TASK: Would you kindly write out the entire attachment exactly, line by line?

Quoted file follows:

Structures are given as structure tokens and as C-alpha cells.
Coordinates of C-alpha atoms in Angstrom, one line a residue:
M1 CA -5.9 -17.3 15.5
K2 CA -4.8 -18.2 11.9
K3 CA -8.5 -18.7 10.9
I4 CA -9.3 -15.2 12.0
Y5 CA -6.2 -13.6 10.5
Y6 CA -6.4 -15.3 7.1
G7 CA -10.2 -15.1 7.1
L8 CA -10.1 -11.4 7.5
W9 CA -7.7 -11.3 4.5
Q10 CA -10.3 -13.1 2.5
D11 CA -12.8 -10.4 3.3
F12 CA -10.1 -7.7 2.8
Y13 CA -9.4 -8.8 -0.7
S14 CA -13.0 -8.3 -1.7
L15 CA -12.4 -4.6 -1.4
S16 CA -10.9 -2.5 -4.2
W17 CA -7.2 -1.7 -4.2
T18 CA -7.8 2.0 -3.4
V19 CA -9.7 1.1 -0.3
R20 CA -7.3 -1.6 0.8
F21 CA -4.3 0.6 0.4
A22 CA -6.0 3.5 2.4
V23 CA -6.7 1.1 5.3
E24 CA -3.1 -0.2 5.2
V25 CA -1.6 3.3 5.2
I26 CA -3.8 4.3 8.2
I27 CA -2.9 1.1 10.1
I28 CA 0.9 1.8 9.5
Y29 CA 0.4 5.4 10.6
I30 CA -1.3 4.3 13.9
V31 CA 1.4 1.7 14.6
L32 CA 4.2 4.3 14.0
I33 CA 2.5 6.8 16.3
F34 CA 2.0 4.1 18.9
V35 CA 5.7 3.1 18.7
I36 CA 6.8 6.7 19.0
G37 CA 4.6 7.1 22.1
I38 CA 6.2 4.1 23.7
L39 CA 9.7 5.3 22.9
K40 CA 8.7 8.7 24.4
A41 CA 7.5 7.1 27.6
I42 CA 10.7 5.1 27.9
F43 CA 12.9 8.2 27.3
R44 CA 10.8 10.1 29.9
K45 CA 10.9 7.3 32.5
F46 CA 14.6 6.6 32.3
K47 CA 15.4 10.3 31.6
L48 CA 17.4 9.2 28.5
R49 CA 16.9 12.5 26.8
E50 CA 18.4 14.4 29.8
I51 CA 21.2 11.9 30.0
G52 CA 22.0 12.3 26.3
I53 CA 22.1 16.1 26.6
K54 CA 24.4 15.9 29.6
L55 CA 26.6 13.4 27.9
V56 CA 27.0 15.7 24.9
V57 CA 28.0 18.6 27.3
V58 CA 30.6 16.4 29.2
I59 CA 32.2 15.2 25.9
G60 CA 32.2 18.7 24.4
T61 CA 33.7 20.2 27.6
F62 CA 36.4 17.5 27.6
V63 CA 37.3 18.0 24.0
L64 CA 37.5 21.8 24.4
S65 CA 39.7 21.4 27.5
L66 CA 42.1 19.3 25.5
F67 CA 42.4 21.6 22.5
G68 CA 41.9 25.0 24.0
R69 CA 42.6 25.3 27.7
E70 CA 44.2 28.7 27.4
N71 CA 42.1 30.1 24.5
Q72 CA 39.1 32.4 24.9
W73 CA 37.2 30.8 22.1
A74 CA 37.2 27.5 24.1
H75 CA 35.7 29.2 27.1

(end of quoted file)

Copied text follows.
Structures are given as structure tokens and as C-alpha cells.
Coordinates of C-alpha atoms in Angstrom, one line a residue:
M1 CA -5.9 -17.3 15.5
K2 CA -4.8 -18.2 11.9
K3 CA -8.5 -18.7 10.9
I4 CA -9.3 -15.2 12.0
Y5 CA -6.2 -13.6 10.5
Y6 CA -6.4 -15.3 7.1
G7 CA -10.2 -15.1 7.1
L8 CA -10.1 -11.4 7.5
W9 CA -7.7 -11.3 4.5
Q10 CA -10.3 -13.1 2.5
D11 CA -12.8 -10.4 3.3
F12 CA -10.1 -7.7 2.8
Y13 CA -9.4 -8.8 -0.7
S14 CA -13.0 -8.3 -1.7
L15 CA -12.4 -4.6 -1.4
S16 CA -10.9 -2.5 -4.2
W17 CA -7.2 -1.7 -4.2
T18 CA -7.8 2.0 -3.4
V19 CA -9.7 1.1 -0.3
R20 CA -7.3 -1.6 0.8
F21 CA -4.3 0.6 0.4
A22 CA -6.0 3.5 2.4
V23 CA -6.7 1.1 5.3
E24 CA -3.1 -0.2 5.2
V25 CA -1.6 3.3 5.2
I26 CA -3.8 4.3 8.2
I27 CA -2.9 1.1 10.1
I28 CA 0.9 1.8 9.5
Y29 CA 0.4 5.4 10.6
I30 CA -1.3 4.3 13.9
V31 CA 1.4 1.7 14.6
L32 CA 4.2 4.3 14.0
I33 CA 2.5 6.8 16.3
F34 CA 2.0 4.1 18.9
V35 CA 5.7 3.1 18.7
I36 CA 6.8 6.7 19.0
G37 CA 4.6 7.1 22.1
I38 CA 6.2 4.1 23.7
L39 CA 9.7 5.3 22.9
K40 CA 8.7 8.7 24.4
A41 CA 7.5 7.1 27.6
I42 CA 10.7 5.1 27.9
F43 CA 12.9 8.2 27.3
R44 CA 10.8 10.1 29.9
K45 CA 10.9 7.3 32.5
F46 CA 14.6 6.6 32.3
K47 CA 15.4 10.3 31.6
L48 CA 17.4 9.2 28.5
R49 CA 16.9 12.5 26.8
E50 CA 18.4 14.4 29.8
I51 CA 21.2 11.9 30.0
G52 CA 22.0 12.3 26.3
I53 CA 22.1 16.1 26.6
K54 CA 24.4 15.9 29.6
L55 CA 26.6 13.4 27.9
V56 CA 27.0 15.7 24.9
V57 CA 28.0 18.6 27.3
V58 CA 30.6 16.4 29.2
I59 CA 32.2 15.2 25.9
G60 CA 32.2 18.7 24.4
T61 CA 33.7 20.2 27.6
F62 CA 36.4 17.5 27.6
V63 CA 37.3 18.0 24.0
L64 CA 37.5 21.8 24.4
S65 CA 39.7 21.4 27.5
L66 CA 42.1 19.3 25.5
F67 CA 42.4 21.6 22.5
G68 CA 41.9 25.0 24.0
R69 CA 42.6 25.3 27.7
E70 CA 44.2 28.7 27.4
N71 CA 42.1 30.1 24.5
Q72 CA 39.1 32.4 24.9
W73 CA 37.2 30.8 22.1
A74 CA 37.2 27.5 24.1
H75 CA 35.7 29.2 27.1